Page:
Mystery surrounds who registered the birth of the abducted Zephany Nurse at the Malmesbury home affairs office in 2003, the Western Cape High Court heard on Thursday.
According to witness Gerhard Kotze, the current manager of the office, apart from the mother and father, a family member with certified copies of the parents’ identity documents may register a biological child for a birth certificate.
However, there was no way to vet whether the person was indeed a relative as they claim to be, he testified.
“Normally we would make a copy and certify [the parents’ ID]. But we do accept certified copies stamped by the police.”
The office did not have the original application, and could not clarify who had registered the child 13 years ago, when she was already aged 6.
Baby ‘handed over’
The accused, who cannot be named as it may lead to the teenager being identified, faces charges of kidnapping, fraud and contravening the Children’s Act.
The State is arguing that the 51-year-old Lavender Hill woman stole the three-day-old infant from Groote Schuur Hospital on April 30, 1997 while her mother slept.
In her plea explanation, the accused refuted the abduction, saying the girl was given to her by a woman named “Sylvia” who had been giving her fertility treatment after she had miscarried.
Sylvia arranged for the baby to be handed over to her at Wynberg station without prior knowledge from her.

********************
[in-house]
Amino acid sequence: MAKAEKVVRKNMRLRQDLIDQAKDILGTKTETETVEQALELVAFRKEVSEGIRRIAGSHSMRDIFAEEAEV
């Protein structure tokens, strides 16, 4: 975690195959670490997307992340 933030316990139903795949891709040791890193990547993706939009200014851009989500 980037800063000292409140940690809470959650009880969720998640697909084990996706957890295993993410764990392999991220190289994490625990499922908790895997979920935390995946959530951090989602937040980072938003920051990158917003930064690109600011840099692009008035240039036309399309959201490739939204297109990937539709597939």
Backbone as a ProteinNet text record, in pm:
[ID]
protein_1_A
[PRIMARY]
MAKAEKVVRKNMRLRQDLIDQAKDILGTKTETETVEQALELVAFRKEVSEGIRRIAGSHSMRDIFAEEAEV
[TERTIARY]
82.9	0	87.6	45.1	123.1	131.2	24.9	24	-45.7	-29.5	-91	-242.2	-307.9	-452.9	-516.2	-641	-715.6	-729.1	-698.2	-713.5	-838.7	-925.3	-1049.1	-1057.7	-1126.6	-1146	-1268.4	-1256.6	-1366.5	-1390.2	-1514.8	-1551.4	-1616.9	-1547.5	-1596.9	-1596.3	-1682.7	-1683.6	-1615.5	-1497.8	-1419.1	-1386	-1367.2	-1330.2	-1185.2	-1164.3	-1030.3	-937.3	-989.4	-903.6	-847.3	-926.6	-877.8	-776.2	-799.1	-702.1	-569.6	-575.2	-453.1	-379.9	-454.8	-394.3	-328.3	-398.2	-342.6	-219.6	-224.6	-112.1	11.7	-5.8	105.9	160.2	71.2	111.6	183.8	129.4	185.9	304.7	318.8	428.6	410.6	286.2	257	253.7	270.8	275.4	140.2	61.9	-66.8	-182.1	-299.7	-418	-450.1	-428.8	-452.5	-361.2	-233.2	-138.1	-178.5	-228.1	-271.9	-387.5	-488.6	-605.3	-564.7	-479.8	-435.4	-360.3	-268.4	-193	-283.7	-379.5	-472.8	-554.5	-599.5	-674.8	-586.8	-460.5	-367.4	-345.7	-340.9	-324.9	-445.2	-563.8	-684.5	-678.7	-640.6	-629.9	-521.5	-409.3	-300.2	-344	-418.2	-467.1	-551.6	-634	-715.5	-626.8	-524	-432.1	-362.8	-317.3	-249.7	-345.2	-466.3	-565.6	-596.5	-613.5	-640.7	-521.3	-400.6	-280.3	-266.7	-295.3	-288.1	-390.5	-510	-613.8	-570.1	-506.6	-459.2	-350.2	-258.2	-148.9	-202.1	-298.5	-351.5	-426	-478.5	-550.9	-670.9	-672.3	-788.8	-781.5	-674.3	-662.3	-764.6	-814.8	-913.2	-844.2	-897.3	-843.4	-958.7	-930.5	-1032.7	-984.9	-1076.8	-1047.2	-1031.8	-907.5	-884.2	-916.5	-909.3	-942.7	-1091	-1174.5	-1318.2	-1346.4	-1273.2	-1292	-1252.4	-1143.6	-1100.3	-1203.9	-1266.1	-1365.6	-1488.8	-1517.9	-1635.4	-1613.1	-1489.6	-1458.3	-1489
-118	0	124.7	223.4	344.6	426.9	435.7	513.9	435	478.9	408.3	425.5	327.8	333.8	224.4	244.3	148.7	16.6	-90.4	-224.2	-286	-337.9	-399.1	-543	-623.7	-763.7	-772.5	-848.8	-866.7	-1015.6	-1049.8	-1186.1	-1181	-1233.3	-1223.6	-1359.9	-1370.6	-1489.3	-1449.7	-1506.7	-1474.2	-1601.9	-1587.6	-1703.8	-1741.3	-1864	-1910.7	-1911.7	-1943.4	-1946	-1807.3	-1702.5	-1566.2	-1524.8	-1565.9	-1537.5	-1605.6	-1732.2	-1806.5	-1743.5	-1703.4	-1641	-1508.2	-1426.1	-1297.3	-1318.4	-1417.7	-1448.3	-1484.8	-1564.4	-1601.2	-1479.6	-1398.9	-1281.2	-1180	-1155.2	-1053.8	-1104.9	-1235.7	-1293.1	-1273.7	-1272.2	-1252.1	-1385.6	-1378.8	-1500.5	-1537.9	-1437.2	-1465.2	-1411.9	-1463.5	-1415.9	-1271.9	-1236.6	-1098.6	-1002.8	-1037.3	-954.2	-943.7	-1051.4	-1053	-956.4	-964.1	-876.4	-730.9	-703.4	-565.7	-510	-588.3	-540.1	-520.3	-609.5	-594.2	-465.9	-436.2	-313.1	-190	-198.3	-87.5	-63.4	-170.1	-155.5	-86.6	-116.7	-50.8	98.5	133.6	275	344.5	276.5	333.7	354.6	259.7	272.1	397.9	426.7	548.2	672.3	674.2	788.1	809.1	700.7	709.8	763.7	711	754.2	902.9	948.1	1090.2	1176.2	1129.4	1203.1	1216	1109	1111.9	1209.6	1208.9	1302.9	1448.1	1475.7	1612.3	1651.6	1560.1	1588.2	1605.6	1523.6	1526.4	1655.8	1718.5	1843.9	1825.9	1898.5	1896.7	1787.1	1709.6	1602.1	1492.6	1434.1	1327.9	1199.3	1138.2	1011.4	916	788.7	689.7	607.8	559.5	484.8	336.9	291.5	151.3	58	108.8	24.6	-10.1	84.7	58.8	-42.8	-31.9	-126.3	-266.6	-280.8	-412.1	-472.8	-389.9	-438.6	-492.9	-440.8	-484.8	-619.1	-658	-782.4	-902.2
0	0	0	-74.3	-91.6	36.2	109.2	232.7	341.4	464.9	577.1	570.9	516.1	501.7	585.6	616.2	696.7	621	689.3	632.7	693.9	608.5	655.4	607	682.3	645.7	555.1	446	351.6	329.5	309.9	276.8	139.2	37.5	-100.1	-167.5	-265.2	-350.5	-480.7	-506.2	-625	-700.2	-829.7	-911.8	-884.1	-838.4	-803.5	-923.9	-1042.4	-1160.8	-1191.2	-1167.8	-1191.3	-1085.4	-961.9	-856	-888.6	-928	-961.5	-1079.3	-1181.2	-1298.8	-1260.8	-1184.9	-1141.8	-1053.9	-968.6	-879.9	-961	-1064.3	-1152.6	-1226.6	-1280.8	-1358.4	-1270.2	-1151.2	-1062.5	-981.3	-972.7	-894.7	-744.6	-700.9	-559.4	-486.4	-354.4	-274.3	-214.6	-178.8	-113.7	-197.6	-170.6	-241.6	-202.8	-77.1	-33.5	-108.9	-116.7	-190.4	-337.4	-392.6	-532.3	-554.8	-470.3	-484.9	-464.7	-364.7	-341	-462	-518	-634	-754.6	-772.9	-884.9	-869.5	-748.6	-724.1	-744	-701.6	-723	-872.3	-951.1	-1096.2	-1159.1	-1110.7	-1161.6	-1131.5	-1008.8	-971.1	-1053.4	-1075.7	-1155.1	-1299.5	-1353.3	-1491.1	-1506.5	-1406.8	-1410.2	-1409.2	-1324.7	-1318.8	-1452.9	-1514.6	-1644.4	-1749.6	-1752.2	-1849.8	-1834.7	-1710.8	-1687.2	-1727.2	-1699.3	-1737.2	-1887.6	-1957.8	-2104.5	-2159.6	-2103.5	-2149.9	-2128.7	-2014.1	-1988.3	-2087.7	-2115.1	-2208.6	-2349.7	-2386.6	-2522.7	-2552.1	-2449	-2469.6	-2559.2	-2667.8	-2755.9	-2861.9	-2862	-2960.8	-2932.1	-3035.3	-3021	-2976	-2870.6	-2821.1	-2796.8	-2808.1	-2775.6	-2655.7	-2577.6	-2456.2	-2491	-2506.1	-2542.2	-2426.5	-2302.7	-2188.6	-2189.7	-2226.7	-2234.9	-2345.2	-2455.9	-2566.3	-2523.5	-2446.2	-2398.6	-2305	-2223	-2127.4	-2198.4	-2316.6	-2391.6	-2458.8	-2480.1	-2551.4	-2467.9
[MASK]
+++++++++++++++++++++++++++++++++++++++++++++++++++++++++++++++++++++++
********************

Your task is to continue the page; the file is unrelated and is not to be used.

The woman said she was surprised because she had expected to meet to discuss the adoption process.
Sylvia claimed to arrange the adoption as she knew of a woman who did not want to keep her baby because the pregnancy was unplanned.
According to the accused, the woman said the paperwork would be arranged later and she had signed documents including an “adoption application”.
She claimed to have never seen or heard from Sylvia again.
Six years later, the accused said, she received a birth certificate by post with the name she chose for the baby.
The State claims that the accused applied for the document. However, the accused claimed to not have been in Malmesbury at the time.
Raez Khan, for the defence, said his client had been in the town six months after the recorded date to collect her brother’s death certificate.
Kotze said registering a child at the age of 6 is not unusual.
“Often parents don’t require the birth certificate until school-going age,” he said.
Certificates are issued on the same day as the application, unless the system is offline.
The document is then posted to the applicant, Kotze said.
The accused was arrested in February 2015, after the matter came to light when the girl’s biological sister, who is four years younger, told her parents that a matric girl at her school bore a striking resemblance to her and her parents.
When the parents discovered the girl had the same birthday as their missing child, they reported it to police. DNA tests confirmed the teen was indeed their daughter.
The woman has pleaded not guilty to the charges.[Source: News24]